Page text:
For an FMCT, however, the verification objective would be to detect production of fissile material for nuclear explosive purposes. For the FMCT, therefore, discovery of undeclared material would only begin the inquiry. Thereafter, investigators would have to determine whether this material had been produced for an improper purpose and whether it had been produced subsequent to the cutoff. This introduces technical uncertainties, since the production date of fissile material cannot always be determined. Still more problematically, it would require inspectors to demonstrate the purpose for which material had been produced. Furthermore, inspectors would have to carry out verification tasks in a physical environment in which there may have been substantial production of fissile materials prior to entry into force of the ban.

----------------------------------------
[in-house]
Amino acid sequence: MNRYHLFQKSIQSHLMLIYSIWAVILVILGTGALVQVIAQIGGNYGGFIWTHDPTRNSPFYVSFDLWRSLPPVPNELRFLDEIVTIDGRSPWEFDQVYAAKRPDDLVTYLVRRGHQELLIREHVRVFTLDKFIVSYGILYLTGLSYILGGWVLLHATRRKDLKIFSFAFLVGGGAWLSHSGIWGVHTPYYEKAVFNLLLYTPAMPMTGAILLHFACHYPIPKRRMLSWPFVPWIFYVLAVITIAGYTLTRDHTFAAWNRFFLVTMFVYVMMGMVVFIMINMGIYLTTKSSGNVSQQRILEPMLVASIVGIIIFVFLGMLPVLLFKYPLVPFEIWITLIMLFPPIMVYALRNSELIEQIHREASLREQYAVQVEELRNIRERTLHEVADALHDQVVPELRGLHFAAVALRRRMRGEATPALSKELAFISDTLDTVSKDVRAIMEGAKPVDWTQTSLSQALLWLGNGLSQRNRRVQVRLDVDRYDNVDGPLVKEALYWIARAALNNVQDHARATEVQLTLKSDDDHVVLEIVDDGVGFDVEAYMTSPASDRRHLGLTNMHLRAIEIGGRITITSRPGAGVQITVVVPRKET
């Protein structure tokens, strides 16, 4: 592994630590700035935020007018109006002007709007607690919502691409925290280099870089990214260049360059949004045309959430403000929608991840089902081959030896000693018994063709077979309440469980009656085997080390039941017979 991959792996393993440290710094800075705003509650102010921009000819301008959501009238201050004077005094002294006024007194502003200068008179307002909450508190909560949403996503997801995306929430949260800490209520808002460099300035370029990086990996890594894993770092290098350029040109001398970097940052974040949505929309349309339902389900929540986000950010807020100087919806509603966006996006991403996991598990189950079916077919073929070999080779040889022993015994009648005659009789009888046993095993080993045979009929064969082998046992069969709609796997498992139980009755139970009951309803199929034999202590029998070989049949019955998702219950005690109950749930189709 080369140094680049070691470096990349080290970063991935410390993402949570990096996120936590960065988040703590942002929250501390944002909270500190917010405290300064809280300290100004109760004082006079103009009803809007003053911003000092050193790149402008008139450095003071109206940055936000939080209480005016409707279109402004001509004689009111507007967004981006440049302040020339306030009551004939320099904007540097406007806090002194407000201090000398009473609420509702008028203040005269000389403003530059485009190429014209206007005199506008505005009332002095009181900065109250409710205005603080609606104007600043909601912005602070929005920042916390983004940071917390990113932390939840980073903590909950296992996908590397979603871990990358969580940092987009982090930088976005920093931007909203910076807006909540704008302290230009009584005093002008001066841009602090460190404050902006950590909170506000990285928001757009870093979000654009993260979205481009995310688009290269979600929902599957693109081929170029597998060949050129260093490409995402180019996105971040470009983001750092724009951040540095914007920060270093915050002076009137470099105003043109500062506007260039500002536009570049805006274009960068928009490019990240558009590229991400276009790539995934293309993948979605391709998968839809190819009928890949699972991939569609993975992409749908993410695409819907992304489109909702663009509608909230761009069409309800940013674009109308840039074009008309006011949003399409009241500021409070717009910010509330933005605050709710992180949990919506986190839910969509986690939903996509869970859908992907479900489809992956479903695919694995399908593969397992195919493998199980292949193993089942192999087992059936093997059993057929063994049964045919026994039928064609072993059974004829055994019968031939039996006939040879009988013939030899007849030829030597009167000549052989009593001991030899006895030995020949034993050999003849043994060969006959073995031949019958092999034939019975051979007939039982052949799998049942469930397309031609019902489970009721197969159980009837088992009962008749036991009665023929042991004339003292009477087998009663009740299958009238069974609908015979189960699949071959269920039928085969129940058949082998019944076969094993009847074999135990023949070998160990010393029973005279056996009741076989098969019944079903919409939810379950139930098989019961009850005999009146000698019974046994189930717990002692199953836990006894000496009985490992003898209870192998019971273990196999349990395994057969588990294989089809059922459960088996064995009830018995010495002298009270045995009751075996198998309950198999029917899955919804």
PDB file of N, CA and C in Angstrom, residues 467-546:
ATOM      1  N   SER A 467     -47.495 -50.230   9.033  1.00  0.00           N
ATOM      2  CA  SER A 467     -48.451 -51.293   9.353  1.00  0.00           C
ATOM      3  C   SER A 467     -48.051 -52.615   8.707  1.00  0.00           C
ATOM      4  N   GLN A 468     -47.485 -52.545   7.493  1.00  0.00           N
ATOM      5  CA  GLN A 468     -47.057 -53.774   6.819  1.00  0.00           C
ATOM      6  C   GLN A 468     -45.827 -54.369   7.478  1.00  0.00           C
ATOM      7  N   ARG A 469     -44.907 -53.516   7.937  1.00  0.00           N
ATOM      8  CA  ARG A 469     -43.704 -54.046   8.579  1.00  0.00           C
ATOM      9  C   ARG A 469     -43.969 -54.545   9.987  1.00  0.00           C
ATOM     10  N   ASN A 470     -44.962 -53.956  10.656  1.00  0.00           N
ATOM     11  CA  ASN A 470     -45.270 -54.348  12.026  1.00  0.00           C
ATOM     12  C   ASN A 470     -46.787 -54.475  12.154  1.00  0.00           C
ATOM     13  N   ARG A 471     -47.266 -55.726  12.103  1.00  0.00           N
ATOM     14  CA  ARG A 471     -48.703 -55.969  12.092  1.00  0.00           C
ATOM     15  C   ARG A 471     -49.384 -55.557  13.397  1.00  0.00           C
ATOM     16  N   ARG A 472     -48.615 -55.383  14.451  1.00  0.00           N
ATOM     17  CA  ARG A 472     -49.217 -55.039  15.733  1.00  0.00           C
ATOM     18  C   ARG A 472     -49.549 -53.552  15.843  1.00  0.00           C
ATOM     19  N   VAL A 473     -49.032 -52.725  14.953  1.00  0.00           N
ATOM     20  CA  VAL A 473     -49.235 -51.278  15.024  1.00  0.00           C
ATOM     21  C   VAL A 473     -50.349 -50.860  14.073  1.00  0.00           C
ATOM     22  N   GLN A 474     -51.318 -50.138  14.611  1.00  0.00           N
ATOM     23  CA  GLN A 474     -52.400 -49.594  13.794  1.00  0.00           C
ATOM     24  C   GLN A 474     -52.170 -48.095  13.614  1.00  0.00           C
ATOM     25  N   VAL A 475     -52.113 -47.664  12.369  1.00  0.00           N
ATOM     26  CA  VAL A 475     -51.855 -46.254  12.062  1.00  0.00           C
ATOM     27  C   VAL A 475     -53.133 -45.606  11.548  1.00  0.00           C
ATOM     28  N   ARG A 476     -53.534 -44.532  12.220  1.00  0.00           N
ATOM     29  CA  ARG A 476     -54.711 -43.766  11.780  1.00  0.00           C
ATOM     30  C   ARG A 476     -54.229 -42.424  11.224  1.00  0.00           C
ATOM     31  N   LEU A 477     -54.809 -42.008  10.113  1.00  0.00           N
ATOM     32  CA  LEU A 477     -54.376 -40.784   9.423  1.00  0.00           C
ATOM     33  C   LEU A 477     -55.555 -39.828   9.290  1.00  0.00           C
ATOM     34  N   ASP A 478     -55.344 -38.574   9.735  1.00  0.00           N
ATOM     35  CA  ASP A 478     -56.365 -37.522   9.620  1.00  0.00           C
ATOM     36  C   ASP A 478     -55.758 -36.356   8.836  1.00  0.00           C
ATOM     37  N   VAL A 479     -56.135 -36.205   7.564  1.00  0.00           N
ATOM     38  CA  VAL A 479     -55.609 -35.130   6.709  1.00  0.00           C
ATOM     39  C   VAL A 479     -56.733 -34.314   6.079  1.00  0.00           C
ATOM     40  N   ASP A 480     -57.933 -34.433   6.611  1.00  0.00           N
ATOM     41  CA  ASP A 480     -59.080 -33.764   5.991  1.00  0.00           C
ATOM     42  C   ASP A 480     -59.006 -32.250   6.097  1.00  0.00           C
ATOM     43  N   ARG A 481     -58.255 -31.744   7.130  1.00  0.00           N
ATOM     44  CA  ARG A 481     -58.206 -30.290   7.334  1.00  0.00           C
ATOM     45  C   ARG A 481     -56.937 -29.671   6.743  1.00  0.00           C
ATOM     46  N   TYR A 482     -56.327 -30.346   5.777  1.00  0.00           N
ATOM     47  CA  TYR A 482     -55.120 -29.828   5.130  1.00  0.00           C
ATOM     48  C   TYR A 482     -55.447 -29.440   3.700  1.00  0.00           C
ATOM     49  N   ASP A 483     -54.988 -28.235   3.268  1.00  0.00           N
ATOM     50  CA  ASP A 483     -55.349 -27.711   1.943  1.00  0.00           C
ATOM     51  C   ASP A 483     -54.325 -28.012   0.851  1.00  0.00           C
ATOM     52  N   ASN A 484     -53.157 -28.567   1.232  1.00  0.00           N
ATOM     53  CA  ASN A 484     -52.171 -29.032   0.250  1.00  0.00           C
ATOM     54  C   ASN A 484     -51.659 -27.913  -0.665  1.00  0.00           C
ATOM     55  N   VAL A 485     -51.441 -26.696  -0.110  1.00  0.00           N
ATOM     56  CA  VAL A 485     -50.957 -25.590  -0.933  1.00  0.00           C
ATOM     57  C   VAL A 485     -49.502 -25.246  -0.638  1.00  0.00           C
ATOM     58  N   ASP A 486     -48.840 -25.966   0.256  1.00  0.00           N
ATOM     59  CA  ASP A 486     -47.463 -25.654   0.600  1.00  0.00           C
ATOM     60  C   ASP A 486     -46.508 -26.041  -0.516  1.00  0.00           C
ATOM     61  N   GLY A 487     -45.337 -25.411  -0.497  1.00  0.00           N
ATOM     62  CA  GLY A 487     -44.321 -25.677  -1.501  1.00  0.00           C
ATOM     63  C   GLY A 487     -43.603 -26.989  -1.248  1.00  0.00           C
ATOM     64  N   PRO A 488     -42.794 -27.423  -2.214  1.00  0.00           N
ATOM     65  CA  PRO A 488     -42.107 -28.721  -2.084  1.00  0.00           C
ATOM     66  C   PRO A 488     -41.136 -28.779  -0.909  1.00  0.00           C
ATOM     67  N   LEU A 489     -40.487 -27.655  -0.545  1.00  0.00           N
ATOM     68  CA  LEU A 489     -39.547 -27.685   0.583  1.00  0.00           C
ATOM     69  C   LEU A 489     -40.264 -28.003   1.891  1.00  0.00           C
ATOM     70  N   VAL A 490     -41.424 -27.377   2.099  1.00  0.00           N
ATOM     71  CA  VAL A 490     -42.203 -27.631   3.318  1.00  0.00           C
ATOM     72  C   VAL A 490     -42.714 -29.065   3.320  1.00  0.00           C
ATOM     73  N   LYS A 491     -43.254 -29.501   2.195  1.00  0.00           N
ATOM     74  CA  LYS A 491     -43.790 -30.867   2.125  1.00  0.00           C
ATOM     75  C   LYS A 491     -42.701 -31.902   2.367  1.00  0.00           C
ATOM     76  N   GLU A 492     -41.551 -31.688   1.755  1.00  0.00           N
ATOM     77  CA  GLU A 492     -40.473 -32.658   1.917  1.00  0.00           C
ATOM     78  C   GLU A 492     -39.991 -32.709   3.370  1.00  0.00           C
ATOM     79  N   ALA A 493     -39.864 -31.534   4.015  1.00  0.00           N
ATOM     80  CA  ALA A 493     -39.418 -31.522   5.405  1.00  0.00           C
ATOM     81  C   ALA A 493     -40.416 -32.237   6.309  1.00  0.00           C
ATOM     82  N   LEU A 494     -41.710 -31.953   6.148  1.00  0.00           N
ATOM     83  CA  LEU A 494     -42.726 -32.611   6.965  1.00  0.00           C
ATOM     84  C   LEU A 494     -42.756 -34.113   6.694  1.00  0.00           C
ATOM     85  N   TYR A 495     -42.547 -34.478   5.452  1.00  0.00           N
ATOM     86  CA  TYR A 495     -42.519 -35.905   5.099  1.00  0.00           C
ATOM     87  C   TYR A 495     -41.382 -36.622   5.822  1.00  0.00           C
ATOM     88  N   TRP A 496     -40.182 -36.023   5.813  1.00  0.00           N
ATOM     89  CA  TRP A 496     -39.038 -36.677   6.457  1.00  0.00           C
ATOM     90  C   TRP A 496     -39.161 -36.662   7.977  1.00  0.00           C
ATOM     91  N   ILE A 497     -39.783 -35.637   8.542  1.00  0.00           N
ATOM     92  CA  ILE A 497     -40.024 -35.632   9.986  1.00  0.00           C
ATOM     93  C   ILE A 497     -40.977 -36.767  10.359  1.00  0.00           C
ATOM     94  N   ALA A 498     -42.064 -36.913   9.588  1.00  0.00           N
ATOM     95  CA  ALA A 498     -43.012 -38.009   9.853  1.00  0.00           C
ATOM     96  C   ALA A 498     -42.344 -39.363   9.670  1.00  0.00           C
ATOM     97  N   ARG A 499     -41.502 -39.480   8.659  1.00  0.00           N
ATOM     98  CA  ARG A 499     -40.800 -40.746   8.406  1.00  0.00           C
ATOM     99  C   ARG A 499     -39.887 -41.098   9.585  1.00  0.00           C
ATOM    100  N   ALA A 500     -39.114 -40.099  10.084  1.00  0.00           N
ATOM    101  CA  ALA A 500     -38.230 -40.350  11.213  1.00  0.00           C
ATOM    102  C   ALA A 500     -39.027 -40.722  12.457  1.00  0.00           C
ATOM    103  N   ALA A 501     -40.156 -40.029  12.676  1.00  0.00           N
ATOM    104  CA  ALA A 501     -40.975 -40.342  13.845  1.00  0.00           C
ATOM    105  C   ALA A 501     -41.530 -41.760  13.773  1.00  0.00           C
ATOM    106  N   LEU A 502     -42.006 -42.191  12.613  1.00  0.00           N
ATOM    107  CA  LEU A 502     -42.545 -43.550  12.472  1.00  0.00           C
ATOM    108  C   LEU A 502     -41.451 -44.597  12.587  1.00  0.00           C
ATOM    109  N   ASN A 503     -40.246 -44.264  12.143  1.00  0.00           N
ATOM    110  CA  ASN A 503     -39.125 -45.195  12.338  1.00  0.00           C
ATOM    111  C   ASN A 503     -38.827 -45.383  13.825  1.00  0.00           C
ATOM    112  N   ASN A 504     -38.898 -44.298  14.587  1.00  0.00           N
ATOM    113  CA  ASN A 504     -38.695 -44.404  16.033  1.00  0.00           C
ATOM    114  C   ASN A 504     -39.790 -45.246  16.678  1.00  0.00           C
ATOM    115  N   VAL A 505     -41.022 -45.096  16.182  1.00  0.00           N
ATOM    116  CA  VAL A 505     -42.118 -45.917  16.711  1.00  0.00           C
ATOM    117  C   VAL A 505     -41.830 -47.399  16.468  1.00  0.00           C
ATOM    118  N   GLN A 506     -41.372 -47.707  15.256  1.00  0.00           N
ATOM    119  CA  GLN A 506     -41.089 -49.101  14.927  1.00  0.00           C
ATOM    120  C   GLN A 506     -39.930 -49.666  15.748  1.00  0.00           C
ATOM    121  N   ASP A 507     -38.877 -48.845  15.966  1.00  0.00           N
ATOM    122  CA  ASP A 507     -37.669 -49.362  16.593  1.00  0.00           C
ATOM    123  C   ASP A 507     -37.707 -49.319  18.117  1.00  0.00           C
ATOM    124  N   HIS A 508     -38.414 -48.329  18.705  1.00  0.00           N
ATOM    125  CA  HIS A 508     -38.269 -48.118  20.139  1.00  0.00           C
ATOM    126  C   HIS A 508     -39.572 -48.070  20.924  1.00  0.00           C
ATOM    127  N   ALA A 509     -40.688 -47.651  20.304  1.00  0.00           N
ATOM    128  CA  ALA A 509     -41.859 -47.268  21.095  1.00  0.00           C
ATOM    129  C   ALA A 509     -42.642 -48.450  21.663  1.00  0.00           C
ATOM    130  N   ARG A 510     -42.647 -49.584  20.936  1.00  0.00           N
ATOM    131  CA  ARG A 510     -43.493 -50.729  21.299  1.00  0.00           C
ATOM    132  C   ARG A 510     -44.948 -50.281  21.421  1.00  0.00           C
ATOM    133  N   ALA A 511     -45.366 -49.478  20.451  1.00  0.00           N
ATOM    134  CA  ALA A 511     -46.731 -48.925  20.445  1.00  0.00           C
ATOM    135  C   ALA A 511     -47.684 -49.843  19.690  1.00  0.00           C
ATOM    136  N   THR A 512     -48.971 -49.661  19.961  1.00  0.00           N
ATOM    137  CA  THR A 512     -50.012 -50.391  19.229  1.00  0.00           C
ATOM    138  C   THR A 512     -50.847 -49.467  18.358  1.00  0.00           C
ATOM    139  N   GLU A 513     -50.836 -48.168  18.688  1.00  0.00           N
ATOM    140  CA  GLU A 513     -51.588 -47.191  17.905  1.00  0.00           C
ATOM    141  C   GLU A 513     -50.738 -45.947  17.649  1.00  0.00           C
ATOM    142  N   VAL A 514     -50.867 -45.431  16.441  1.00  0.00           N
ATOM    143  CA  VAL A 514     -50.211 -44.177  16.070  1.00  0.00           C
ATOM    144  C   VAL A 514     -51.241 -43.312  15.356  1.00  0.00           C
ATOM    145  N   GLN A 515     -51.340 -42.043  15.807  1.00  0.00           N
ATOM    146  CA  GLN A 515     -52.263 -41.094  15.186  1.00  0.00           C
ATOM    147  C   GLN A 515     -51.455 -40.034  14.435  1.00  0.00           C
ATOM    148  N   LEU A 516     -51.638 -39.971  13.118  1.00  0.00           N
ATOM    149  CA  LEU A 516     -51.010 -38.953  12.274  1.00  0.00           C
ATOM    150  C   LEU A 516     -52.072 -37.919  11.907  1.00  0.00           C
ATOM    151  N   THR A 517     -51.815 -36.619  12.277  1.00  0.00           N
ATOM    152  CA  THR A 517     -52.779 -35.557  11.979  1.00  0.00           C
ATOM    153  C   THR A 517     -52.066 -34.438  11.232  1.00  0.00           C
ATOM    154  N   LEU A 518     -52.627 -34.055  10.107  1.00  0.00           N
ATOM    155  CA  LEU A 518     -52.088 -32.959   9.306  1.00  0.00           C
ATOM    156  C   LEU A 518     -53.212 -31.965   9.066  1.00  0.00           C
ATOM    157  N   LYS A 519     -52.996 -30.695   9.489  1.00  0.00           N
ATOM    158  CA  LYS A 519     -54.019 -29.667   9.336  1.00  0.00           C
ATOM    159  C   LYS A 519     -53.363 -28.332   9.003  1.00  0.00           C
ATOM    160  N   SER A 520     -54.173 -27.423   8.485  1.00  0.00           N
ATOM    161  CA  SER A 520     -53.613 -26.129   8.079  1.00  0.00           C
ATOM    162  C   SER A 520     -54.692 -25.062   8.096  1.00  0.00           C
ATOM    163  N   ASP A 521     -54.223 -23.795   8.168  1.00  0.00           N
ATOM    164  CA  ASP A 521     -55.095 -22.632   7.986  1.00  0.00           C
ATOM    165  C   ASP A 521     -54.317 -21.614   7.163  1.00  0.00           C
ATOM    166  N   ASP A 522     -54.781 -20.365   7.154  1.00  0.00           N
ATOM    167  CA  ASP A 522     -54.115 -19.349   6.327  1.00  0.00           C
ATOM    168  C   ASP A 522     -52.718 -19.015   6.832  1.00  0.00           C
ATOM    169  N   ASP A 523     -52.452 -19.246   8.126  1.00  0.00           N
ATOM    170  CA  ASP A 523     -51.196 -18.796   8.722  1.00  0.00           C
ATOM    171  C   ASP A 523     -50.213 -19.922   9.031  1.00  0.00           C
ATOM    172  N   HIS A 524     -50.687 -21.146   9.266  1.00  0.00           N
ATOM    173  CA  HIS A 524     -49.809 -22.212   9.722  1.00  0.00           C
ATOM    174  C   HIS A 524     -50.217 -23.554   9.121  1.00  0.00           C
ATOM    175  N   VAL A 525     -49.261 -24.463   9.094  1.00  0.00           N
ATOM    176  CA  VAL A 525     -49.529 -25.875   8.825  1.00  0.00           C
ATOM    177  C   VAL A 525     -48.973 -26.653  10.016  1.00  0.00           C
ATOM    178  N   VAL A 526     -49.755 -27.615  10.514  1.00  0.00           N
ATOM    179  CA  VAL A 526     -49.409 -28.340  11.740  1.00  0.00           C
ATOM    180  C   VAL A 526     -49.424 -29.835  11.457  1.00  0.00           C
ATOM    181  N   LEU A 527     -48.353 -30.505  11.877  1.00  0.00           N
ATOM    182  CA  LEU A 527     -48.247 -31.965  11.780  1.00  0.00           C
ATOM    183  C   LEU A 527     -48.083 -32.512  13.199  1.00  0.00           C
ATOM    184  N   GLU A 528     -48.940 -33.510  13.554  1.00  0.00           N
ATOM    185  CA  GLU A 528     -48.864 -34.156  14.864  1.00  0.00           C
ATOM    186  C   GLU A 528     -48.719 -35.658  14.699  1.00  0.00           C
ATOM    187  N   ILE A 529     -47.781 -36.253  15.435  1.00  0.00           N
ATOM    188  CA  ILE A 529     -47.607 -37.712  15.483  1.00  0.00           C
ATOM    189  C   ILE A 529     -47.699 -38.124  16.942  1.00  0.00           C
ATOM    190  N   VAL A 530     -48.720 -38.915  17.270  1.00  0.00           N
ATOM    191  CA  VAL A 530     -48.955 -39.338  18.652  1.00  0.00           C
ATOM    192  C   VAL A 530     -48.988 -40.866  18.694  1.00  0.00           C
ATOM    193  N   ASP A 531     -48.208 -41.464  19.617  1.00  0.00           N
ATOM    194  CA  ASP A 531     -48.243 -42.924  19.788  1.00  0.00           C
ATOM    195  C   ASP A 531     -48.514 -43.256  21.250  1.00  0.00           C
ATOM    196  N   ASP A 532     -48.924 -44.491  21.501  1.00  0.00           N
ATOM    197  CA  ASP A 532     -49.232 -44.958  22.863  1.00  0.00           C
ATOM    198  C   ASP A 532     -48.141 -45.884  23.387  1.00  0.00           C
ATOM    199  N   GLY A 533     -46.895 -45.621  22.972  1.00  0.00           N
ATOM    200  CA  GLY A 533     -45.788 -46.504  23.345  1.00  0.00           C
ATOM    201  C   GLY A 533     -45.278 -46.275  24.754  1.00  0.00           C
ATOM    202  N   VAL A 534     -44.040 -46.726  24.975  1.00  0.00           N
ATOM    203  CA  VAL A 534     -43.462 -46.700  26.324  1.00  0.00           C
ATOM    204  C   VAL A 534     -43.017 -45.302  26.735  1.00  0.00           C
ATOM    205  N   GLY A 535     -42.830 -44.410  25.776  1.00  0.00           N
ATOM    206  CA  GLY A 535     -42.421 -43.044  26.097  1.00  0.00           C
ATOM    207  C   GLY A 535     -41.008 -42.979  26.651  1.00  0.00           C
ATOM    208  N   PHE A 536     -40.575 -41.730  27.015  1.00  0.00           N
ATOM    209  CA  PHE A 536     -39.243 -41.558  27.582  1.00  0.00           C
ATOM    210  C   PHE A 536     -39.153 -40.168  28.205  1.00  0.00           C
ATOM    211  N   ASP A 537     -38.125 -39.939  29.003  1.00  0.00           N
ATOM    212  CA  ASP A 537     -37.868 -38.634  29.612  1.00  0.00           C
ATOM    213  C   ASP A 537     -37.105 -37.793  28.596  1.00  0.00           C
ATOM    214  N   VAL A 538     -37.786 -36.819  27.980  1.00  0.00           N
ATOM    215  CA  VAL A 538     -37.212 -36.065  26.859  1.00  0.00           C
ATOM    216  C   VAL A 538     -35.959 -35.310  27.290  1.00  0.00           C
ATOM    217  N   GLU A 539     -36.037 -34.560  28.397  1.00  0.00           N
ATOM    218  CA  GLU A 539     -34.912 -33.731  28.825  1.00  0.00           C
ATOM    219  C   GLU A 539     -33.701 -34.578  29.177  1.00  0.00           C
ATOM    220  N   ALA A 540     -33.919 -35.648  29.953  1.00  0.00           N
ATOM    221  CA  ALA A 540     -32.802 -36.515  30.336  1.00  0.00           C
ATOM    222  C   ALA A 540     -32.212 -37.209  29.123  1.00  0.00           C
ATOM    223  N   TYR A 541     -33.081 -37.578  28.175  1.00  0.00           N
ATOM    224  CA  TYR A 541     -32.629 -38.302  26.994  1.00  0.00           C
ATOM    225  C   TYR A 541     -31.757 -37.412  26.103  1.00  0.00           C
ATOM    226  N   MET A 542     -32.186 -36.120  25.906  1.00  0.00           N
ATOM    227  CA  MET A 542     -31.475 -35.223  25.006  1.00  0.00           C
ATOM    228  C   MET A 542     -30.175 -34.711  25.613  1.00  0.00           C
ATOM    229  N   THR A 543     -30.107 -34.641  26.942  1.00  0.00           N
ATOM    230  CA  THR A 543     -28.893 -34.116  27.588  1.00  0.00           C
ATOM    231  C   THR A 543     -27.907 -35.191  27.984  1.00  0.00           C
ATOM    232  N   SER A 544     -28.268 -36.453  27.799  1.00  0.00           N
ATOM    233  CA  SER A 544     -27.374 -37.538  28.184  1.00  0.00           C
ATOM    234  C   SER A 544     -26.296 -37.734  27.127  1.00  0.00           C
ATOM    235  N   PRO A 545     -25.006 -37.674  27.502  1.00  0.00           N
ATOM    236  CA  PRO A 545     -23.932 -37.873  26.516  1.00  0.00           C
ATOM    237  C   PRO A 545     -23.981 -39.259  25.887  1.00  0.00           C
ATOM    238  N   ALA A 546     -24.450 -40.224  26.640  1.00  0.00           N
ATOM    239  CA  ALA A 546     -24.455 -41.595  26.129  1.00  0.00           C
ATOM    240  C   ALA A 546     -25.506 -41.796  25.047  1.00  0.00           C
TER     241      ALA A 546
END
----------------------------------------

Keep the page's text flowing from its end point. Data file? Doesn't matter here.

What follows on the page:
Stocks of such material will continue to exist outside the FMCT, and sensitive activities unconstrained by the treaty may continue at certain facilities that governments may be reluctant to open to international inspection.
Nor would an FMCT verification system be able to get around this problem by focusing merely upon detecting undeclared production facilities, for this too would be enormously difficult. In the NPT nuclear weapons states, for instance, an FMCT verification regime would have to detect FMCT-noncompliant nuclear production activity at sites and facilities associated with nuclear weapons without compromising proliferation-sensitive information; this would place legitimate constraints upon the intrusiveness of inspections. NPT non-Parties also have extensive nuclear fuel cycles that would make the problem of detecting undeclared activities difficult.